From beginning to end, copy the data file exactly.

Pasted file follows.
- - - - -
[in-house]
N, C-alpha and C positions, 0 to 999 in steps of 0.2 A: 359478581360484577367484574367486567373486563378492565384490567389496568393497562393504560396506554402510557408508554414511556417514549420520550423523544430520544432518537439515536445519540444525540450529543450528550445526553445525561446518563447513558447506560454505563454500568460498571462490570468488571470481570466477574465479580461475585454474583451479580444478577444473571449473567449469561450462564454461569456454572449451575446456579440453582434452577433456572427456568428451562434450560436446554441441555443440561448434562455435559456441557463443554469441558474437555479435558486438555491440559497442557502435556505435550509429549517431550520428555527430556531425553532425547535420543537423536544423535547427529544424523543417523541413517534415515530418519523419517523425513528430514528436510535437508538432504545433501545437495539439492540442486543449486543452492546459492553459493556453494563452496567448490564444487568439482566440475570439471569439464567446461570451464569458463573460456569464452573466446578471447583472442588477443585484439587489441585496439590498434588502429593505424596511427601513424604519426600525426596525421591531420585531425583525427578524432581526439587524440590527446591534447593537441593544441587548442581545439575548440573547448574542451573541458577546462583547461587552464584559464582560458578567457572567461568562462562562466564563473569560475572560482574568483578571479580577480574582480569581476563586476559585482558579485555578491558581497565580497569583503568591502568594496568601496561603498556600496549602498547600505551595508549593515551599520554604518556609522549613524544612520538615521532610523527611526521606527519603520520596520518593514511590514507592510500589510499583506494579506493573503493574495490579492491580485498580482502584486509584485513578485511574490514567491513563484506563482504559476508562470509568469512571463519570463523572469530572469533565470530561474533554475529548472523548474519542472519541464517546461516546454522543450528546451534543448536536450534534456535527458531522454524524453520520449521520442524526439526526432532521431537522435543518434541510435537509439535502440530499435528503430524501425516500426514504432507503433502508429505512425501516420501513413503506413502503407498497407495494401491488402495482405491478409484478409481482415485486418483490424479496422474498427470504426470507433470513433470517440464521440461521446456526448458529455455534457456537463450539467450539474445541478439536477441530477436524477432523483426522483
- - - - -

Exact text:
[in-house]
N, C-alpha and C positions, 0 to 999 in steps of 0.2 A: 359478581360484577367484574367486567373486563378492565384490567389496568393497562393504560396506554402510557408508554414511556417514549420520550423523544430520544432518537439515536445519540444525540450529543450528550445526553445525561446518563447513558447506560454505563454500568460498571462490570468488571470481570466477574465479580461475585454474583451479580444478577444473571449473567449469561450462564454461569456454572449451575446456579440453582434452577433456572427456568428451562434450560436446554441441555443440561448434562455435559456441557463443554469441558474437555479435558486438555491440559497442557502435556505435550509429549517431550520428555527430556531425553532425547535420543537423536544423535547427529544424523543417523541413517534415515530418519523419517523425513528430514528436510535437508538432504545433501545437495539439492540442486543449486543452492546459492553459493556453494563452496567448490564444487568439482566440475570439471569439464567446461570451464569458463573460456569464452573466446578471447583472442588477443585484439587489441585496439590498434588502429593505424596511427601513424604519426600525426596525421591531420585531425583525427578524432581526439587524440590527446591534447593537441593544441587548442581545439575548440573547448574542451573541458577546462583547461587552464584559464582560458578567457572567461568562462562562466564563473569560475572560482574568483578571479580577480574582480569581476563586476559585482558579485555578491558581497565580497569583503568591502568594496568601496561603498556600496549602498547600505551595508549593515551599520554604518556609522549613524544612520538615521532610523527611526521606527519603520520596520518593514511590514507592510500589510499583506494579506493573503493574495490579492491580485498580482502584486509584485513578485511574490514567491513563484506563482504559476508562470509568469512571463519570463523572469530572469533565470530561474533554475529548472523548474519542472519541464517546461516546454522543450528546451534543448536536450534534456535527458531522454524524453520520449521520442524526439526526432532521431537522435543518434541510435537509439535502440530499435528503430524501425516500426514504432507503433502508429505512425501516420501513413503506413502503407498497407495494401491488402495482405491478409484478409481482415485486418483490424479496422474498427470504426470507433470513433470517440464521440461521446456526448458529455455534457456537463450539467450539474445541478439536477441530477436524477432523483426522483